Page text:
Get the Lead Out of Drinking Water
What is lead?
It is a metal found naturally in the environment. It has also been widely used in gasoline, house paint and plumbing fixtures. The amount of that is released into the environment each year has been greatly reduced by less use of leaded gas, starting in the mid-1970's. Laws forbidding its use in house paint (1978) and plumbing solder (1986) have helped as well. Still, it can be a problem, especially in older homes.
Why be concern?
It can enter our bodies in the food we eat, the air we breathe and the water we drink.
A person is exposed to a substance when it enters their body. This metal can be harmful to health and cause problems when it builds up in the body. Too much in human body can cause serious damage to the brain, nervous system and red blood cells.
Pregnant women and young children are at the greatest risk even when their exposure is to low levels for short periods of time. Young children between the ages of six months and six years are more likely to suffer health problems from exposure. Too much exposure can slow a child's physical growth, mental development, and can cause behavior problems, mental retardation, kidney and liver damage, blindness and even death.
Who sets the safe levels in public drinking water supplies?
In July of 1991, the U.S. Environmental Protection Agency (EPA) established an action level in public drinking water at 15 micrograms per liter, which is the same as 15 parts per billion (ppb). Water suppliers must routinely test household tap water to check levels. If levels in the water are above the EPA action level and can not be quickly corrected, the water supplier is required to notify homeowners and take steps to reduce the metals levels in the drinking water.
How does it get into our drinking water?
Drinking water contamination usually results from the use of lead pipes in water systems or solder on water pipes. It leaches into our water. Water left standing in the pipes over a long period of time also increases leaching. The longer the water stands in the pipes, the greater the possibility of contaminating water. And pipes that carry drinking water from the source to homes can contribute to the contamination to the drinking water, if the pipes were constructed or repaired using lead materials.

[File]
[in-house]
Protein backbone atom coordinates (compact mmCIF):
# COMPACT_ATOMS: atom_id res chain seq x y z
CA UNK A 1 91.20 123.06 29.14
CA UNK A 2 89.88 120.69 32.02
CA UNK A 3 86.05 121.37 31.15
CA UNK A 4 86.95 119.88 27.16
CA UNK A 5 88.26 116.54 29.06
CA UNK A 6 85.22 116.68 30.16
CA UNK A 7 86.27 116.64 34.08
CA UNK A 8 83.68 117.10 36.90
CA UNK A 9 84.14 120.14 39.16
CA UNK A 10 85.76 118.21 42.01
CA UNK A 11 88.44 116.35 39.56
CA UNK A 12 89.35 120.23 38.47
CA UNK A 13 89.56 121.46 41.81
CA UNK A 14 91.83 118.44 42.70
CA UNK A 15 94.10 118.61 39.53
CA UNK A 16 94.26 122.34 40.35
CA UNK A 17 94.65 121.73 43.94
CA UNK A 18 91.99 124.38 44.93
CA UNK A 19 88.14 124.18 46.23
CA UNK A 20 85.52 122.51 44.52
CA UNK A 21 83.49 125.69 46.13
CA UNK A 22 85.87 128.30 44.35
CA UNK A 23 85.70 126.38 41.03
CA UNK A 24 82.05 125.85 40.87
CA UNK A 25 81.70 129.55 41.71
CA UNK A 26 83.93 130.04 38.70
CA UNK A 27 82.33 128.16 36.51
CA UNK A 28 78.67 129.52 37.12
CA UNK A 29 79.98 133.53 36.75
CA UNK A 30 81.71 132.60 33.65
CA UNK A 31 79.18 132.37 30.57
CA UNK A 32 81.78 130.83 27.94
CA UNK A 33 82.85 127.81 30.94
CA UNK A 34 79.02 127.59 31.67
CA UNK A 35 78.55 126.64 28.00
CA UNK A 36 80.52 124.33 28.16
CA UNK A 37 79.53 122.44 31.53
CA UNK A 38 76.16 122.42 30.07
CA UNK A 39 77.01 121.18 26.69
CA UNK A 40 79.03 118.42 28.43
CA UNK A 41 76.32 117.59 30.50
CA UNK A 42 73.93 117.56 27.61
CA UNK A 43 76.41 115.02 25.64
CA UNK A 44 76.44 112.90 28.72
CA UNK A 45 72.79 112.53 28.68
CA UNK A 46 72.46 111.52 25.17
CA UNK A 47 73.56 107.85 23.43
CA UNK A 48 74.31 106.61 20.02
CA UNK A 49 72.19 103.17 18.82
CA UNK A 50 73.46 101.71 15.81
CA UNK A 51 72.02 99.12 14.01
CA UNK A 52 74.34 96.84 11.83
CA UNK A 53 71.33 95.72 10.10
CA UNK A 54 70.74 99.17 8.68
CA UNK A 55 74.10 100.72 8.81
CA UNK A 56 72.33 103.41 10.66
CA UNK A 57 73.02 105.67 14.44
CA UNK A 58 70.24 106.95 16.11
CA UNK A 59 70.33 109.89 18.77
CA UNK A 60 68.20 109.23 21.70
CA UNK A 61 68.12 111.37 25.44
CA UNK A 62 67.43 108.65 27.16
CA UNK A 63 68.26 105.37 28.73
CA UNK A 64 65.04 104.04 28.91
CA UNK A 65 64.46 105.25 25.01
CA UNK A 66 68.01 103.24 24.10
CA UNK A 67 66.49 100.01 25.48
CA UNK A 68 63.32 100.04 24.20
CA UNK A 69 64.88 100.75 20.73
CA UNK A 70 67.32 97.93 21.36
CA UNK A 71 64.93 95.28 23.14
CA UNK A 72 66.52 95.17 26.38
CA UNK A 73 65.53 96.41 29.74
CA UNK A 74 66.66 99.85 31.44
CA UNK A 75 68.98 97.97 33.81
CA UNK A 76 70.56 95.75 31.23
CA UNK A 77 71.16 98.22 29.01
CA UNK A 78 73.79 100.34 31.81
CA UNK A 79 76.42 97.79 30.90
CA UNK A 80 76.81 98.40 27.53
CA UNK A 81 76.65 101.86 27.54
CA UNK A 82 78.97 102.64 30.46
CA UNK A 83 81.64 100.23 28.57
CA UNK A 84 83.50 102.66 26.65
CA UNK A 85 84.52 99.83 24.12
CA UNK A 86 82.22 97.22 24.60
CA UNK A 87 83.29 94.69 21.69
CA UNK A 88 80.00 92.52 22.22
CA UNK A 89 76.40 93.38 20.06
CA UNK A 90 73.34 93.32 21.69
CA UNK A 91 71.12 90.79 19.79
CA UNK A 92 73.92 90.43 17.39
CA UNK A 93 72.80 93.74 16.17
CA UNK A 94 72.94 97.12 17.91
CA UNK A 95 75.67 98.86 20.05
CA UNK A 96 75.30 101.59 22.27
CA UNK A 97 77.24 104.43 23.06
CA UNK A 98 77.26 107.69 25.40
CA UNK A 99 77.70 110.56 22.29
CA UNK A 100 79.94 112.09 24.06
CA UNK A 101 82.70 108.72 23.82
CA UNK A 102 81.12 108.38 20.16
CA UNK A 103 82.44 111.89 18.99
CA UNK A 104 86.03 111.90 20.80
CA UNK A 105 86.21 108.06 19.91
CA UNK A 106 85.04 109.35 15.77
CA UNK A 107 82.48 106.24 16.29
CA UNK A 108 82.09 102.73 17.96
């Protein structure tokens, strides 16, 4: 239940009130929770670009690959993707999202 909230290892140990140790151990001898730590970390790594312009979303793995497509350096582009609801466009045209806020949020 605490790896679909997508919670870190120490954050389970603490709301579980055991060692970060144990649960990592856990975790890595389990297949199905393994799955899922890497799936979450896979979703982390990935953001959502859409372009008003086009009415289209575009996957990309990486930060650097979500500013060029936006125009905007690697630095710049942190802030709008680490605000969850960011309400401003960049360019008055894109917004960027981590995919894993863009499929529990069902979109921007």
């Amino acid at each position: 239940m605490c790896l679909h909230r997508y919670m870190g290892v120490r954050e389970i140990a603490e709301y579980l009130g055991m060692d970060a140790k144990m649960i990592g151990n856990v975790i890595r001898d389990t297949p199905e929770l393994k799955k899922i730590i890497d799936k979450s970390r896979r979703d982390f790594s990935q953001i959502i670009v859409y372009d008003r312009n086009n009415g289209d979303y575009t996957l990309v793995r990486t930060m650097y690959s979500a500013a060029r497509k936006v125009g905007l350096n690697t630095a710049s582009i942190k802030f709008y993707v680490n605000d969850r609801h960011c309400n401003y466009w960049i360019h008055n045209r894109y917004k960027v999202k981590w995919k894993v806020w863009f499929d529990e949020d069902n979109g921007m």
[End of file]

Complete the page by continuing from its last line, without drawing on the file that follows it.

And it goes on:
How can you remove it from your families drinking water?
There are simple steps you can take
* Flush the water taps or faucets. Do not drink water that has been sitting in the plumbing lines for more than six hours. The longer that water sits in pipes, the greater the exposure to lead and possible contamination. Before using water for drinking or cooking, run the cold water faucet for two to three minutes, until you can feel that water has become as cold as it can get. You should do this for each drinking water faucet. Allowing the water to run an extra 15 seconds after it feels cold should flush the service connector as well.
* Use only cold water for cooking and drinking. Hot water dissolves lead more quickly than cold water. Using cold water is especially important if you are preparing baby formula. Heat the water you need for formula on the stove or in the microwave oven.
* Treat well water to make it less corrosive.
* If you are building a home, state in writing that only lead-free materials are to be used for plumbing installation.
a point-of-use filter
to remove it before it is used in cooking or for drinking.
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